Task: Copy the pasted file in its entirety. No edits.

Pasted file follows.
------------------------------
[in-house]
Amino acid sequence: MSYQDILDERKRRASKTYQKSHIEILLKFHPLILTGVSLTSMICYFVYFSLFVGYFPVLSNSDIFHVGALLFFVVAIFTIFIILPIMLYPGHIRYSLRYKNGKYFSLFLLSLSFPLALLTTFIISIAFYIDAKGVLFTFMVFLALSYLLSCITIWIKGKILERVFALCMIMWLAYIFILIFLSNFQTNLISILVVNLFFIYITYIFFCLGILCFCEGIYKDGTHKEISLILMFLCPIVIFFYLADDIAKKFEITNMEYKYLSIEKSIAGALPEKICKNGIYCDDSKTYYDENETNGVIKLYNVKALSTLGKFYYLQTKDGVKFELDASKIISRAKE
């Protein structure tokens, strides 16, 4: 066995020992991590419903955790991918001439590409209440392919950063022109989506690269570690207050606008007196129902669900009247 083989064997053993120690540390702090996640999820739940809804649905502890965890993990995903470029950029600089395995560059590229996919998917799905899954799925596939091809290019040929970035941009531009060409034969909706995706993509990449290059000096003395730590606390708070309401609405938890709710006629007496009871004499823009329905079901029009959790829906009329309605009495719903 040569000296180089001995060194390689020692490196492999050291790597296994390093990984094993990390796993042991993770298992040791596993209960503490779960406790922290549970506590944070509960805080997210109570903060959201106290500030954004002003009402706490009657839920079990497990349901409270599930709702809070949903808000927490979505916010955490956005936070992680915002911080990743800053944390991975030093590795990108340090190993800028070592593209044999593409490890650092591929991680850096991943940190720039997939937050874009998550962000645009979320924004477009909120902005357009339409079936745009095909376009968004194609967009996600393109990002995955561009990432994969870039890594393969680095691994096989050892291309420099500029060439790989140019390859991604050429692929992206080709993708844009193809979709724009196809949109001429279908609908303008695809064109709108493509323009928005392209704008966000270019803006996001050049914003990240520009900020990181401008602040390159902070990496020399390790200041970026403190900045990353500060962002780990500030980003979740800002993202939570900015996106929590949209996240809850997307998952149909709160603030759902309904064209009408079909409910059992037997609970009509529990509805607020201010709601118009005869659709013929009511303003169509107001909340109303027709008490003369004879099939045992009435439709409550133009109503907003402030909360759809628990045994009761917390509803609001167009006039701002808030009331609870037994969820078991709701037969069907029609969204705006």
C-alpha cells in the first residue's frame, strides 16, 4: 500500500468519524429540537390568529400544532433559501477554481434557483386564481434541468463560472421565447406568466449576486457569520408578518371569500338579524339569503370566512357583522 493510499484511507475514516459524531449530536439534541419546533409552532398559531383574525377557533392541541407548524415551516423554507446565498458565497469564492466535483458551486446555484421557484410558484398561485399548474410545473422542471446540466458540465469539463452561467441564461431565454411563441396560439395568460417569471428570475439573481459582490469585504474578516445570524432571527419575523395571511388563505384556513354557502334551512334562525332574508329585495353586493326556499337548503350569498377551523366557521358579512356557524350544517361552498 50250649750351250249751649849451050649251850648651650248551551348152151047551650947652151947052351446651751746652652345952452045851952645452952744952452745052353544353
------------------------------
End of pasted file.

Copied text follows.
[in-house]
Amino acid sequence: MSYQDILDERKRRASKTYQKSHIEILLKFHPLILTGVSLTSMICYFVYFSLFVGYFPVLSNSDIFHVGALLFFVVAIFTIFIILPIMLYPGHIRYSLRYKNGKYFSLFLLSLSFPLALLTTFIISIAFYIDAKGVLFTFMVFLALSYLLSCITIWIKGKILERVFALCMIMWLAYIFILIFLSNFQTNLISILVVNLFFIYITYIFFCLGILCFCEGIYKDGTHKEISLILMFLCPIVIFFYLADDIAKKFEITNMEYKYLSIEKSIAGALPEKICKNGIYCDDSKTYYDENETNGVIKLYNVKALSTLGKFYYLQTKDGVKFELDASKIISRAKE
């Protein structure tokens, strides 16, 4: 066995020992991590419903955790991918001439590409209440392919950063022109989506690269570690207050606008007196129902669900009247 083989064997053993120690540390702090996640999820739940809804649905502890965890993990995903470029950029600089395995560059590229996919998917799905899954799925596939091809290019040929970035941009531009060409034969909706995706993509990449290059000096003395730590606390708070309401609405938890709710006629007496009871004499823009329905079901029009959790829906009329309605009495719903 040569000296180089001995060194390689020692490196492999050291790597296994390093990984094993990390796993042991993770298992040791596993209960503490779960406790922290549970506590944070509960805080997210109570903060959201106290500030954004002003009402706490009657839920079990497990349901409270599930709702809070949903808000927490979505916010955490956005936070992680915002911080990743800053944390991975030093590795990108340090190993800028070592593209044999593409490890650092591929991680850096991943940190720039997939937050874009998550962000645009979320924004477009909120902005357009339409079936745009095909376009968004194609967009996600393109990002995955561009990432994969870039890594393969680095691994096989050892291309420099500029060439790989140019390859991604050429692929992206080709993708844009193809979709724009196809949109001429279908609908303008695809064109709108493509323009928005392209704008966000270019803006996001050049914003990240520009900020990181401008602040390159902070990496020399390790200041970026403190900045990353500060962002780990500030980003979740800002993202939570900015996106929590949209996240809850997307998952149909709160603030759902309904064209009408079909409910059992037997609970009509529990509805607020201010709601118009005869659709013929009511303003169509107001909340109303027709008490003369004879099939045992009435439709409550133009109503907003402030909360759809628990045994009761917390509803609001167009006039701002808030009331609870037994969820078991709701037969069907029609969204705006």
C-alpha cells in the first residue's frame, strides 16, 4: 500500500468519524429540537390568529400544532433559501477554481434557483386564481434541468463560472421565447406568466449576486457569520408578518371569500338579524339569503370566512357583522 493510499484511507475514516459524531449530536439534541419546533409552532398559531383574525377557533392541541407548524415551516423554507446565498458565497469564492466535483458551486446555484421557484410558484398561485399548474410545473422542471446540466458540465469539463452561467441564461431565454411563441396560439395568460417569471428570475439573481459582490469585504474578516445570524432571527419575523395571511388563505384556513354557502334551512334562525332574508329585495353586493326556499337548503350569498377551523366557521358579512356557524350544517361552498 50250649750351250249751649849451050649251850648651650248551551348152151047551650947652151947052351446651751746652652345952452045851952645452952744952452745052353544353